Showing the buyers these numbers can make it easier for you to persuade them to make a higher offering price. You can also remind them that every month they wait to purchase, the homes in their price range continue to increase $1,000 per month.

Interpreting the results

Chasing the market down (buyer’s market) values are less than 1.0:

Using the the Peoria, Illinois, example cited above, their median list price is currently $124,450. If we assume the median square footage for these properties is 1,800 square foot house, that would be $69.13 per square foot. Two years ago, that same property was valued at $148,095 or $82.28 per square foot. Divide:

$69.13 (current average price per square foot) / $82.28 (value two years ago per square foot) = 0.84 (decline of 16 percent)

When values are less than 1.0, market values are decreasing. In this case the median priced home in Peoria is decreasing at a rate of approximately 8 percent annually (16 percent over two years) or $985 per month.

Applying this information:  

If you were representing sellers in this market, and they selected their list price based on the comparable sales, they would already be overpriced. Furthermore, in a steeply declining market like the one described for Peoria, Illinois, it can take an average of eight months or more for a property to sell. 

Since property values are decreasing at $985 per month, that $124,450 median priced home would be worth $116,570 eight months from now, provided it sells that quickly.

Instead of pricing this property at $124,450, the effective listing agent will show the sellers what is happening and encourage them to price the property under the current comparable sales. If not, the sellers will end up chasing the market down until their asking price is finally less than the rate properties have been declining in value.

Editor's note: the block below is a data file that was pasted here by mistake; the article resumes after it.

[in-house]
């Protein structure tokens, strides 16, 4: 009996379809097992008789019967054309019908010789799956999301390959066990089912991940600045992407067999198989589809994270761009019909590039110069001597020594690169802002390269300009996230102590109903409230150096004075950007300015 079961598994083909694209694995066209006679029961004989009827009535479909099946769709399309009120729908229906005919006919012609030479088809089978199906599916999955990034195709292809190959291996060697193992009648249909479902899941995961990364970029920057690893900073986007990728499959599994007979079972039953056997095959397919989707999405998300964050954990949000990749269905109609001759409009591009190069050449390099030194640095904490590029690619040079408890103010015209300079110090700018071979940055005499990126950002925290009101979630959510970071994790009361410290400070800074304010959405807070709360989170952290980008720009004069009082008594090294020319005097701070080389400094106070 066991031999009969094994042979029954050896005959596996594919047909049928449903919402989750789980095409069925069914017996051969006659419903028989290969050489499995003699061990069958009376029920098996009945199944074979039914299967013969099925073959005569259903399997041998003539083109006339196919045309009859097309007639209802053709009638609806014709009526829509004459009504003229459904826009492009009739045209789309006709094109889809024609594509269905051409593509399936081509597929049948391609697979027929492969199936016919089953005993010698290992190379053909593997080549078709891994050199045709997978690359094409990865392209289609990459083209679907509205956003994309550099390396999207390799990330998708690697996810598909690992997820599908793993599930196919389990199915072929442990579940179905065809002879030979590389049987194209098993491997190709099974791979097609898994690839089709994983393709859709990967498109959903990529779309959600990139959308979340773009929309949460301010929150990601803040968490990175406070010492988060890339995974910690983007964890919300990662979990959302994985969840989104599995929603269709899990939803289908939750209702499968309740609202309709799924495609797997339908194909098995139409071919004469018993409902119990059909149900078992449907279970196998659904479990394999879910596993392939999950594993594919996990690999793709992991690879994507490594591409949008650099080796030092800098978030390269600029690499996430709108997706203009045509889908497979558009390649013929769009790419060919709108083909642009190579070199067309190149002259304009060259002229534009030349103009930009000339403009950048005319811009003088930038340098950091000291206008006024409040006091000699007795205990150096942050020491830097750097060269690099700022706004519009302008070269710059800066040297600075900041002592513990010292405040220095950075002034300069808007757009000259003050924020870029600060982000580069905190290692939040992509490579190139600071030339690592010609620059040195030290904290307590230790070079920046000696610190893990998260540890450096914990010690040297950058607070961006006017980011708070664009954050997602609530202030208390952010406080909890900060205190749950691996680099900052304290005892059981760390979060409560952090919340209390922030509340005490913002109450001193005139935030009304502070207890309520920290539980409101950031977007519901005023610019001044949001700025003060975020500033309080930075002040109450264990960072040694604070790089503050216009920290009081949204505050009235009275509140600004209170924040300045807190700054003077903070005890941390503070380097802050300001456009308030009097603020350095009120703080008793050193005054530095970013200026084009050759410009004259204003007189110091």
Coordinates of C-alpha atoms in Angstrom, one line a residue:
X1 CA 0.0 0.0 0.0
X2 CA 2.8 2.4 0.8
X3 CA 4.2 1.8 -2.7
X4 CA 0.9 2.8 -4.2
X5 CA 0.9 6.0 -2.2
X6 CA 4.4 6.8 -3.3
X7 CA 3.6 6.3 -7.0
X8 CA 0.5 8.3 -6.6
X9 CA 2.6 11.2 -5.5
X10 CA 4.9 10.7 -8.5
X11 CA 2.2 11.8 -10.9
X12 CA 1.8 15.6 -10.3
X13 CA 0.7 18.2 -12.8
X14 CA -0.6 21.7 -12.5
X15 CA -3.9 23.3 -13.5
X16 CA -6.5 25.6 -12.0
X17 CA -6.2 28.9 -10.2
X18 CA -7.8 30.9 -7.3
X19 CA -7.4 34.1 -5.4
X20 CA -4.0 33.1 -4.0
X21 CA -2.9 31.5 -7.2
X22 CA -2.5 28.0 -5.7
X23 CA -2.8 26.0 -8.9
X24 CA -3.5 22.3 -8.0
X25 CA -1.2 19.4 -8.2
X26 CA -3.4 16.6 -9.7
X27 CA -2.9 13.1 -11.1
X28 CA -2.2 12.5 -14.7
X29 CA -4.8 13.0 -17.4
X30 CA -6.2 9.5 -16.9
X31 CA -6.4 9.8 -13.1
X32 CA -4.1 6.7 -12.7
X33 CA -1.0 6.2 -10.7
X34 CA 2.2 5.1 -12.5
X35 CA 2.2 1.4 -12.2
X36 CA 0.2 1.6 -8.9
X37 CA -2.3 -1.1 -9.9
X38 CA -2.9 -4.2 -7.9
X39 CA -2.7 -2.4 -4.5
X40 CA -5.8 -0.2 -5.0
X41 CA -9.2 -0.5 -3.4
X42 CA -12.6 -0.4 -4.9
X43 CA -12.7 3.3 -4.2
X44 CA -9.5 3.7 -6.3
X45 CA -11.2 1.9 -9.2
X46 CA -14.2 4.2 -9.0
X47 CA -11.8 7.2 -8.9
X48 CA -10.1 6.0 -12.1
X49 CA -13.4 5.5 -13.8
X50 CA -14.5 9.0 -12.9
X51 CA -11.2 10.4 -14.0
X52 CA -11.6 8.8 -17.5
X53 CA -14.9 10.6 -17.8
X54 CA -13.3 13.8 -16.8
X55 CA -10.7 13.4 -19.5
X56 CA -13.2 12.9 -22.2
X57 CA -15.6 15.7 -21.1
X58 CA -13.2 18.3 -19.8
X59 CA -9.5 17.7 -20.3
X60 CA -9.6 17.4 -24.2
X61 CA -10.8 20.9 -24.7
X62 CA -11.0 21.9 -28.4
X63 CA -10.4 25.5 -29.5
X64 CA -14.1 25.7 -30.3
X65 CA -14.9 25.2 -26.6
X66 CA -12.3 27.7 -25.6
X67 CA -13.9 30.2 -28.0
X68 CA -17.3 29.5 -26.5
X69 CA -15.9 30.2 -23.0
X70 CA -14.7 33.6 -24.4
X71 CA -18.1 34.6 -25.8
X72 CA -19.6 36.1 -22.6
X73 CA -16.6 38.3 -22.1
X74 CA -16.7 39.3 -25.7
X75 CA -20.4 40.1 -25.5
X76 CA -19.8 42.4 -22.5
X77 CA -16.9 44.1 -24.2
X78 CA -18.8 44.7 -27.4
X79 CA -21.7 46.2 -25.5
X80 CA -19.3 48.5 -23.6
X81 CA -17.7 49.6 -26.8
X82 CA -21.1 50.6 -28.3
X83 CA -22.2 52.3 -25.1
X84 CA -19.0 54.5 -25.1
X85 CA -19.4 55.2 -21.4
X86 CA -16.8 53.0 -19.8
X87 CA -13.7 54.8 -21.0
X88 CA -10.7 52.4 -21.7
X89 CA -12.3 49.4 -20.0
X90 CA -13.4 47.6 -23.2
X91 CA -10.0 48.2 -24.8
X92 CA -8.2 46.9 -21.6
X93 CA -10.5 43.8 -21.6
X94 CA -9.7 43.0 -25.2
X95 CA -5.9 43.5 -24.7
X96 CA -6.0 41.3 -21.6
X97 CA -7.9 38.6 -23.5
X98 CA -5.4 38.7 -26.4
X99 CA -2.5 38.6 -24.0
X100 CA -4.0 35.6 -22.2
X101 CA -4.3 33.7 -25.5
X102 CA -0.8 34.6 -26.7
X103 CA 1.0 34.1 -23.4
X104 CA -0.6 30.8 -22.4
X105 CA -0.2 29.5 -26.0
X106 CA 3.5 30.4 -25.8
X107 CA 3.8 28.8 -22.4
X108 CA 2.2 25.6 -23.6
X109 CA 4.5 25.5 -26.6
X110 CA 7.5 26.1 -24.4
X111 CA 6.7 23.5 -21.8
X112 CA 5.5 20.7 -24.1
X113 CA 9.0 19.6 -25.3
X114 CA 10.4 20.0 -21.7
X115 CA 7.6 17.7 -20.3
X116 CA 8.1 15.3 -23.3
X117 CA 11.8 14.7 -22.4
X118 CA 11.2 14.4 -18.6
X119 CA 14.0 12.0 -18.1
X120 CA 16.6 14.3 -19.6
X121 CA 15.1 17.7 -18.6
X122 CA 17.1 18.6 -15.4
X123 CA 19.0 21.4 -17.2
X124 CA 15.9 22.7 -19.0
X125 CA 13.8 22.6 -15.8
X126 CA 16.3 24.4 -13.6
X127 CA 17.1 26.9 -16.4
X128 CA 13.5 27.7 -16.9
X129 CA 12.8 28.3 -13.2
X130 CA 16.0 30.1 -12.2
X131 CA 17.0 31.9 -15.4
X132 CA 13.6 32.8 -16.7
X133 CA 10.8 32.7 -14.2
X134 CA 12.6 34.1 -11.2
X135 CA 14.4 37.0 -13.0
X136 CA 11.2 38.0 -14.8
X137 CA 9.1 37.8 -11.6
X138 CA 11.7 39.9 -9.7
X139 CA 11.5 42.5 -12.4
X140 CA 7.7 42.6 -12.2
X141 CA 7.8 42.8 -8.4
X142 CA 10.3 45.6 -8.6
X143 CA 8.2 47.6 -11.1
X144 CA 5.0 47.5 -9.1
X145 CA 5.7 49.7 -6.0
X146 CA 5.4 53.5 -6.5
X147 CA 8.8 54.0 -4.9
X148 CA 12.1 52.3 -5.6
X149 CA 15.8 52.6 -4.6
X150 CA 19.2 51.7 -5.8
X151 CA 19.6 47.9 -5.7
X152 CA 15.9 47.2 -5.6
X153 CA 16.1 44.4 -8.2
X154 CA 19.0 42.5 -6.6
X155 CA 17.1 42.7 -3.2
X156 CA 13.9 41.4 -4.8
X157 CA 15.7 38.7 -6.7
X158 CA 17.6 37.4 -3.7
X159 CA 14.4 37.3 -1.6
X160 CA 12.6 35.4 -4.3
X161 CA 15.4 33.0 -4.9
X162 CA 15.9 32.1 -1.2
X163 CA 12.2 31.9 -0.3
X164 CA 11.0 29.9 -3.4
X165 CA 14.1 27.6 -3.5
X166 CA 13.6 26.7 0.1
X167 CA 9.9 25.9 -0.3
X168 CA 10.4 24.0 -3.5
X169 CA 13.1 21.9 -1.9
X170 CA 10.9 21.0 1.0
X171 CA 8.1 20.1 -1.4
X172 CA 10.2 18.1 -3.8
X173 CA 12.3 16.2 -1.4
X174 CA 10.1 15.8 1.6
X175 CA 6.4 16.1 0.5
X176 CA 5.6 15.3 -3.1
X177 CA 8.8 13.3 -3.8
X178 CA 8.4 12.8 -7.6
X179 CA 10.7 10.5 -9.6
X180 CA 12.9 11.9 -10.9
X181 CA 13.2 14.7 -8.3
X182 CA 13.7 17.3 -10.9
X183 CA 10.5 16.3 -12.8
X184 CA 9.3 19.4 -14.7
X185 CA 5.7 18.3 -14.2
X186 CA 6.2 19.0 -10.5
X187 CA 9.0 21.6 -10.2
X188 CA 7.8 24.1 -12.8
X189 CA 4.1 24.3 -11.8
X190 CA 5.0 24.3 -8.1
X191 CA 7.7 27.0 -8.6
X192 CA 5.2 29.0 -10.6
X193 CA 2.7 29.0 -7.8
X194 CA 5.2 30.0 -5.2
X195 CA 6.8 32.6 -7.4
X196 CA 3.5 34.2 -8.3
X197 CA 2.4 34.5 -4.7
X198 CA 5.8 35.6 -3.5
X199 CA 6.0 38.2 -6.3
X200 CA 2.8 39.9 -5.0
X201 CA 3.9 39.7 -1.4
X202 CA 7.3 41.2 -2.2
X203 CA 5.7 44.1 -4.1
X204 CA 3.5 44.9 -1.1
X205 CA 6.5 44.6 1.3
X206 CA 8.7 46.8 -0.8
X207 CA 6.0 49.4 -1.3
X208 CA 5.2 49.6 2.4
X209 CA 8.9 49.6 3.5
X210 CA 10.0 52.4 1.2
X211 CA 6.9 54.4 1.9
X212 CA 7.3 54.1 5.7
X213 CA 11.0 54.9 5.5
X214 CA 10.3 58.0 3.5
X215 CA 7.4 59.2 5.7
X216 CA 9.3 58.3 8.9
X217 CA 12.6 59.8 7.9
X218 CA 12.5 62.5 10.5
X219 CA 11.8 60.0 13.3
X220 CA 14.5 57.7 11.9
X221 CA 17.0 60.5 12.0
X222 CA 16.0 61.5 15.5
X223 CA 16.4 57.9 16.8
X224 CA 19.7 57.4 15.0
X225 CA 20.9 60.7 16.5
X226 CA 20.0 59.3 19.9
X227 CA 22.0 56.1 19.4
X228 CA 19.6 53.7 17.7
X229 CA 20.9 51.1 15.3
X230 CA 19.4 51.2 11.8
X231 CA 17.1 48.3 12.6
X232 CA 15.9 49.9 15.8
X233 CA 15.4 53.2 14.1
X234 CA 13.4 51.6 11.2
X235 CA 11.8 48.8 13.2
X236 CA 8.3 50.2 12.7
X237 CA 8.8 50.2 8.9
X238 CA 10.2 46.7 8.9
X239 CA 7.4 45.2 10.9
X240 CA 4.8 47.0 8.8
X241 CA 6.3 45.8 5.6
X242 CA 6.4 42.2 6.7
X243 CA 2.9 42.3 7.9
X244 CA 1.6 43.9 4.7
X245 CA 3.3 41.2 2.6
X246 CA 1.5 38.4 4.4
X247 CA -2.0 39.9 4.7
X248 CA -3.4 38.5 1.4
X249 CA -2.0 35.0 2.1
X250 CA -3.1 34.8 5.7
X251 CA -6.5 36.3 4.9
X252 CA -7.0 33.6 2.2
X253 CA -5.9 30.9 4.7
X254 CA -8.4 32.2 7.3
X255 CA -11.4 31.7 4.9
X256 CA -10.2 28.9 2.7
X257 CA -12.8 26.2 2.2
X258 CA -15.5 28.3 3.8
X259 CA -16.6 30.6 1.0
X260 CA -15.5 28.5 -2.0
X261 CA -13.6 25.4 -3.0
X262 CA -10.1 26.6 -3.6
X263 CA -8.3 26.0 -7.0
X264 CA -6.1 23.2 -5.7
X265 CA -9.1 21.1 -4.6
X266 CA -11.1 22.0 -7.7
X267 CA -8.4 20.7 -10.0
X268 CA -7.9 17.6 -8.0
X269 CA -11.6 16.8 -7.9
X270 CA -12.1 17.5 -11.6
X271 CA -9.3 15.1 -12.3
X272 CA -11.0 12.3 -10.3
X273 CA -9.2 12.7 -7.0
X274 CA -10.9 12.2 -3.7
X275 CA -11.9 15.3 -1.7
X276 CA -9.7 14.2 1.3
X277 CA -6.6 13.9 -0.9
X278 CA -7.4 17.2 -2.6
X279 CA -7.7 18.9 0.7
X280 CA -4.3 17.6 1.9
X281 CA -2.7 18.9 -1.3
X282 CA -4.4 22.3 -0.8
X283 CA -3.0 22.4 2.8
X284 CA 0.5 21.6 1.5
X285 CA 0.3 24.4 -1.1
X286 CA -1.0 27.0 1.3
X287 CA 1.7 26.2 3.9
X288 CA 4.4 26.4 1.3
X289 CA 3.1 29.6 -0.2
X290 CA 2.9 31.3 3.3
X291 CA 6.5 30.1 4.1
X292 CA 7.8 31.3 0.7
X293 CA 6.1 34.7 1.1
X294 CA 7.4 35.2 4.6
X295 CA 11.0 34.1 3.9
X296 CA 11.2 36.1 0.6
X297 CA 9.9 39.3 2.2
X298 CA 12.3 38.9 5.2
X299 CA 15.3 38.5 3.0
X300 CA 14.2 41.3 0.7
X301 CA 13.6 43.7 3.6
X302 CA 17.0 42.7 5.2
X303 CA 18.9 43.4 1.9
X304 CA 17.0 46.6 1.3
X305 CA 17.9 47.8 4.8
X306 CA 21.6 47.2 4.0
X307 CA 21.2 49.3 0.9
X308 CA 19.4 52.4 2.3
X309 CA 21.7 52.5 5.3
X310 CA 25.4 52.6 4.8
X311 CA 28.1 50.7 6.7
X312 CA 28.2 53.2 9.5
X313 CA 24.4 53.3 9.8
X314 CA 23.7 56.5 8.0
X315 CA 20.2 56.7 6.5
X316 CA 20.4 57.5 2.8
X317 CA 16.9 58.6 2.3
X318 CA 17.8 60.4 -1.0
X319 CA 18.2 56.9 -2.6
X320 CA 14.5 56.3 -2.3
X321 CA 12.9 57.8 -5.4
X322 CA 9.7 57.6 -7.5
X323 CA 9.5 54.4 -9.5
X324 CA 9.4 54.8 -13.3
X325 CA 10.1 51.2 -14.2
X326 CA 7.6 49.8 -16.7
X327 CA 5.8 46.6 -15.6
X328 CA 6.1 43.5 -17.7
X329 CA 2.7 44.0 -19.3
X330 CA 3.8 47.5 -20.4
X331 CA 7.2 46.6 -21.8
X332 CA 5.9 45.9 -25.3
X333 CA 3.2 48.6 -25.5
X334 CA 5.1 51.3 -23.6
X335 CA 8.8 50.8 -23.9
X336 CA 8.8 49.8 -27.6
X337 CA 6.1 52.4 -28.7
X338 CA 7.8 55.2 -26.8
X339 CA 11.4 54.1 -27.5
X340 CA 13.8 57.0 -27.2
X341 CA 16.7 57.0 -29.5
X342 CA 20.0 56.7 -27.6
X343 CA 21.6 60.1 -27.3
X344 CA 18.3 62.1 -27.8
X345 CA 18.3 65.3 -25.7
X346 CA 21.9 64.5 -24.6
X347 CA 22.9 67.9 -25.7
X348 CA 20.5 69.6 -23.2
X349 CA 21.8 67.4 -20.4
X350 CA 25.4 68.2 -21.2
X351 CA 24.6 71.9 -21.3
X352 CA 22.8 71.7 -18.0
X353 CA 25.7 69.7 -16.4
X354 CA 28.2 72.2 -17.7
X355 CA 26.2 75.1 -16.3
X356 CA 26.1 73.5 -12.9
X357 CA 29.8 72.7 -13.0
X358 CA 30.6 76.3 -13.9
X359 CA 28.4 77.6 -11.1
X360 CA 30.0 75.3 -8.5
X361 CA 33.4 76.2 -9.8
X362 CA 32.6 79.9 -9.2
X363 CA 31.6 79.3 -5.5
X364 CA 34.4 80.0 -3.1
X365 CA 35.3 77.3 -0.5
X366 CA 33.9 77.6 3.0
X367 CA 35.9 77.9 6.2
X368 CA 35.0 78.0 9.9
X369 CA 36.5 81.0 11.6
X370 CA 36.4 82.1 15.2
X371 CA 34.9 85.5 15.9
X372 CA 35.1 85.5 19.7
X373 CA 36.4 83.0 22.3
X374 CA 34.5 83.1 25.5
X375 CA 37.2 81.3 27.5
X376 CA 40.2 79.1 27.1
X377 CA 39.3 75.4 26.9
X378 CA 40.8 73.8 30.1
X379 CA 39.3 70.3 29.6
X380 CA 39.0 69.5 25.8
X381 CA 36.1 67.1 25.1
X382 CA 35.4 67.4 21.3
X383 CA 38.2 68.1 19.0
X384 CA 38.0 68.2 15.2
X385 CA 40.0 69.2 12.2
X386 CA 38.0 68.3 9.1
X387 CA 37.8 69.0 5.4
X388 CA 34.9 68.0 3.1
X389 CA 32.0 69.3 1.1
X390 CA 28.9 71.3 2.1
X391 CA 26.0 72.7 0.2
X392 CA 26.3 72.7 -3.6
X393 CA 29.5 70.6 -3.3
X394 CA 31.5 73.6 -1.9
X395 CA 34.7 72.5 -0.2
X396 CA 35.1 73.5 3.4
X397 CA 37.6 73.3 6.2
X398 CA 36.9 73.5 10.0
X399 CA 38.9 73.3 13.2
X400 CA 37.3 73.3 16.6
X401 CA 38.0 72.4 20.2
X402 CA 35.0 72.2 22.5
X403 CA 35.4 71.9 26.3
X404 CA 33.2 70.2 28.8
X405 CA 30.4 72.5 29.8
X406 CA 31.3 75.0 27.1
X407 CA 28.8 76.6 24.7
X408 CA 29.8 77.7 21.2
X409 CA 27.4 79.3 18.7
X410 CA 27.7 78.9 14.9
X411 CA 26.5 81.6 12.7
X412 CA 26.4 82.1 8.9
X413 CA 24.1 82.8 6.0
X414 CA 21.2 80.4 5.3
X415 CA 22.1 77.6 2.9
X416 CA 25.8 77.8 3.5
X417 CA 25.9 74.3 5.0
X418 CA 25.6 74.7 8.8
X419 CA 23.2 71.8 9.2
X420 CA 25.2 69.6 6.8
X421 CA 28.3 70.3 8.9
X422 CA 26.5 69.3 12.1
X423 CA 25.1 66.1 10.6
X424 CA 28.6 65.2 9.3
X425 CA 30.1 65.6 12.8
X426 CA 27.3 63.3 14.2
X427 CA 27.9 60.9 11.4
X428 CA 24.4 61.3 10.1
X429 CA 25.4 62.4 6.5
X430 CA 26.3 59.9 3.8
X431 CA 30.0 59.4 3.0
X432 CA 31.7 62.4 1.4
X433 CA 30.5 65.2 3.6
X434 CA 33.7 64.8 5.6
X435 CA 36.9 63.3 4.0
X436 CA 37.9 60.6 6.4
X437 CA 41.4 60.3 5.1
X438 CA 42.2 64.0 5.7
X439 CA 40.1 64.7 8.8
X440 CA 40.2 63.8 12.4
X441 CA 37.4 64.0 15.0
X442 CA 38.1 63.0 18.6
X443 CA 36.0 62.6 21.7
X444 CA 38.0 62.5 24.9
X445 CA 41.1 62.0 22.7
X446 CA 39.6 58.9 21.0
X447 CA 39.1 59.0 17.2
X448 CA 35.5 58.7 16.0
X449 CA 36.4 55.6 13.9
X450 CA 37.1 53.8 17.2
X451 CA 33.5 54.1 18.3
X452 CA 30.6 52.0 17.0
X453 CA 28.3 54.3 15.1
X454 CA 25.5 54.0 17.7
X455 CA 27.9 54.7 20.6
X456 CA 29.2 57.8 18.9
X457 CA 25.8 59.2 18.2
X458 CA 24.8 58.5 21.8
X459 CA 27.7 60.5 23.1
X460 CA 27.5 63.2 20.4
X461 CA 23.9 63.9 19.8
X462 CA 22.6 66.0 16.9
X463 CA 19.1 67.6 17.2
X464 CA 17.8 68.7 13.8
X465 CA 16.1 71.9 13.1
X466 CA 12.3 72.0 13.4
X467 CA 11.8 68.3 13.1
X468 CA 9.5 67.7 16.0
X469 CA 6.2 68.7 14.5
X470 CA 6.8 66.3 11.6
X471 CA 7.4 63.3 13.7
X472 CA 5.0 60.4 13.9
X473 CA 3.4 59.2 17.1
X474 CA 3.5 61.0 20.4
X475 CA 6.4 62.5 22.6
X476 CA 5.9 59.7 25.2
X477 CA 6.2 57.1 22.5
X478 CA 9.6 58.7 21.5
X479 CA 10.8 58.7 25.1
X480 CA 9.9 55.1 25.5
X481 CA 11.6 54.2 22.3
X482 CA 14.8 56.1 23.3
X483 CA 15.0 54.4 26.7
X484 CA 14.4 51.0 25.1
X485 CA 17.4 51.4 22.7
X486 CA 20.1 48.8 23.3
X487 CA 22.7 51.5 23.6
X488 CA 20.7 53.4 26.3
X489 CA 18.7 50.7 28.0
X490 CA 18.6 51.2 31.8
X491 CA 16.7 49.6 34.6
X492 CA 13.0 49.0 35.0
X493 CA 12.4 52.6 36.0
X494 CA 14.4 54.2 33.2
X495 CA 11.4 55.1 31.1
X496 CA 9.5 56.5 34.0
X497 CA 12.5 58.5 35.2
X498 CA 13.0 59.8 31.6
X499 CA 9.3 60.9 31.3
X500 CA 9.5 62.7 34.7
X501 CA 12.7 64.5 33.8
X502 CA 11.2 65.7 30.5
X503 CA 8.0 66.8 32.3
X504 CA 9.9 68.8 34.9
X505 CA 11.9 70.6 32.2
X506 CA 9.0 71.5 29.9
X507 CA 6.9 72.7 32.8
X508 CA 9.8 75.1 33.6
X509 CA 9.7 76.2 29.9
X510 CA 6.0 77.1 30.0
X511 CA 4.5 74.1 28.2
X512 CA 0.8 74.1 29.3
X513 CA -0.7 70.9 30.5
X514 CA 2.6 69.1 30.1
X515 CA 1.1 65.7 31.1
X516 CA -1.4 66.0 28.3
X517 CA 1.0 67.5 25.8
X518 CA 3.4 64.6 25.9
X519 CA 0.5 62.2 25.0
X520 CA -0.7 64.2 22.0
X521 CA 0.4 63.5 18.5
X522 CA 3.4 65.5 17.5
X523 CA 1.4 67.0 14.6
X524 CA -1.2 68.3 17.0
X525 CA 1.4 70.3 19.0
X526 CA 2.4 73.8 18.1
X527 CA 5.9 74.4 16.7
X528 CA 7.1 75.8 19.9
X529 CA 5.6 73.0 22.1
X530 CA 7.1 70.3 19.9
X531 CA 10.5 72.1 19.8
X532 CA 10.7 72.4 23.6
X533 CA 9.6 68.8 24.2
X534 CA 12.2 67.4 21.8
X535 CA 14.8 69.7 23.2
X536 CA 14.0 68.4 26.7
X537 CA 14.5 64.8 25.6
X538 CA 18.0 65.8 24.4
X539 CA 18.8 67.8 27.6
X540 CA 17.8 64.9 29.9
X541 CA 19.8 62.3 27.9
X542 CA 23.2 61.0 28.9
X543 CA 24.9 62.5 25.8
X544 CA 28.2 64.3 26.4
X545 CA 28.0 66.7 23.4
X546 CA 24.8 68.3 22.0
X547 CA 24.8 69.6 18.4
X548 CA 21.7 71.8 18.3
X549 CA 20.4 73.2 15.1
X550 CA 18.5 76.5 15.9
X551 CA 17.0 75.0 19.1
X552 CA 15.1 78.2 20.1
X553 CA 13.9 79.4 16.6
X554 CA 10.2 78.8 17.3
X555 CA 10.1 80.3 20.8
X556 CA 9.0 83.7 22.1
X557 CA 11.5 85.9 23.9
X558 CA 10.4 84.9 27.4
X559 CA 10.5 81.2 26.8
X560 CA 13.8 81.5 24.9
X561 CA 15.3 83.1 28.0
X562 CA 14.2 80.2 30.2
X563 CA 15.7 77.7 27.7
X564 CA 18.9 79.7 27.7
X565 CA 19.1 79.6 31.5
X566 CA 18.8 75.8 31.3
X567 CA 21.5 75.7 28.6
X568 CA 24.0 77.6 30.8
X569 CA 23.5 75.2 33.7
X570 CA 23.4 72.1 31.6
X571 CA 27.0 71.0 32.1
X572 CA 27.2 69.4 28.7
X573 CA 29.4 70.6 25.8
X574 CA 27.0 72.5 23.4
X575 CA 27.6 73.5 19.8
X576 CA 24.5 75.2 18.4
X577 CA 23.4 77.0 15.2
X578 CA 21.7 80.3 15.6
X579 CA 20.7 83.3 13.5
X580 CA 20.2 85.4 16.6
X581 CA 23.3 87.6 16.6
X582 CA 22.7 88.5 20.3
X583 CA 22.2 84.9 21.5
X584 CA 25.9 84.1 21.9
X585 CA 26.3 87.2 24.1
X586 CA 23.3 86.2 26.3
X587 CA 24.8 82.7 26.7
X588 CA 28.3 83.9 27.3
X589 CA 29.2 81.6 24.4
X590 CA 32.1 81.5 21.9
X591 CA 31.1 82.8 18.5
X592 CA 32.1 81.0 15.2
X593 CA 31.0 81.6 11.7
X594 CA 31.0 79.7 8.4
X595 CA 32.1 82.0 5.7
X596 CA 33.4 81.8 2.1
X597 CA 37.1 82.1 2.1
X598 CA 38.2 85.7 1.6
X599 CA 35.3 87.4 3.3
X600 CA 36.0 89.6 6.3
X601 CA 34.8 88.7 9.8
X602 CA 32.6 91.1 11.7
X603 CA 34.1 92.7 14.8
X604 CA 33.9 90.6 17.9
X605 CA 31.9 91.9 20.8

The bottom line?

As an agent, you don’t have to accurately predict the exact amount of increase or decline in market values. Using the tried-and-true techniques above, however, helps you to illustrate to both sellers and buyers the cost of transacting now versus waiting. 

For buyers in a seller’s market, it pays to transact as soon as possible. For sellers in a buyer’s market, it pays to slash their asking prices before they go even lower than they are currently. 

As we move into 2022, many parts of the country will be experiencing mixed markets where prices may be appreciating in one price range and declining in another. Tracking these numbers helps you to understand exactly what is happening in your local market and to help your clients make the best possible decision about their sale or purchase. 

Bernice Ross, president and CEO of BrokerageUP and RealEstateCoach.com, is a national speaker, author and trainer with over 1,000 published articles. Learn about her broker/manager training programs designed for women, by women, at BrokerageUp.com and her new agent sales training at RealEstateCoach.com/newagent.